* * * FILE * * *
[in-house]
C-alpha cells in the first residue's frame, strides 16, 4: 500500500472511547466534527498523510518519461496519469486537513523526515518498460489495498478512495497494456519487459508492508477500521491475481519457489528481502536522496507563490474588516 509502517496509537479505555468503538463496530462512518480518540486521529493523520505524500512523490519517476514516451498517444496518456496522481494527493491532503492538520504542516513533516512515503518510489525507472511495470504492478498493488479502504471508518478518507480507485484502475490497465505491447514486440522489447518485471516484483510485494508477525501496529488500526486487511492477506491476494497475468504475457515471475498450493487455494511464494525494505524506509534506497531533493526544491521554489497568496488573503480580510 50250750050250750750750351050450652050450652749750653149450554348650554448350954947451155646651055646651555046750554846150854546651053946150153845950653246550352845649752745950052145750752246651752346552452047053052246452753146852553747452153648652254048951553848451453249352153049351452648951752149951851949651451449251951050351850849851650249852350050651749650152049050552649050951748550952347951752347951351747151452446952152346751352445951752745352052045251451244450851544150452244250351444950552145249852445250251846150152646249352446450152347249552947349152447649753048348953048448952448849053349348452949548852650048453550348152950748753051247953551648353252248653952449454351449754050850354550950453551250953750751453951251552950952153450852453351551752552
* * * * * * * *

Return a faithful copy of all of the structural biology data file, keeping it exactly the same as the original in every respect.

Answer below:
[in-house]
C-alpha cells in the first residue's frame, strides 16, 4: 500500500472511547466534527498523510518519461496519469486537513523526515518498460489495498478512495497494456519487459508492508477500521491475481519457489528481502536522496507563490474588516 509502517496509537479505555468503538463496530462512518480518540486521529493523520505524500512523490519517476514516451498517444496518456496522481494527493491532503492538520504542516513533516512515503518510489525507472511495470504492478498493488479502504471508518478518507480507485484502475490497465505491447514486440522489447518485471516484483510485494508477525501496529488500526486487511492477506491476494497475468504475457515471475498450493487455494511464494525494505524506509534506497531533493526544491521554489497568496488573503480580510 50250750050250750750750351050450652050450652749750653149450554348650554448350954947451155646651055646651555046750554846150854546651053946150153845950653246550352845649752745950052145750752246651752346552452047053052246452753146852553747452153648652254048951553848451453249352153049351452648951752149951851949651451449251951050351850849851650249852350050651749650152049050552649050951748550952347951752347951351747151452446952152346751352445951752745352052045251451244450851544150452244250351444950552145249852445250251846150152646249352446450152347249552947349152447649753048348953048448952448849053349348452949548852650048453550348152950748753051247953551648353252248653952449454351449754050850354550950453551250953750751453951251552950952153450852453351551752552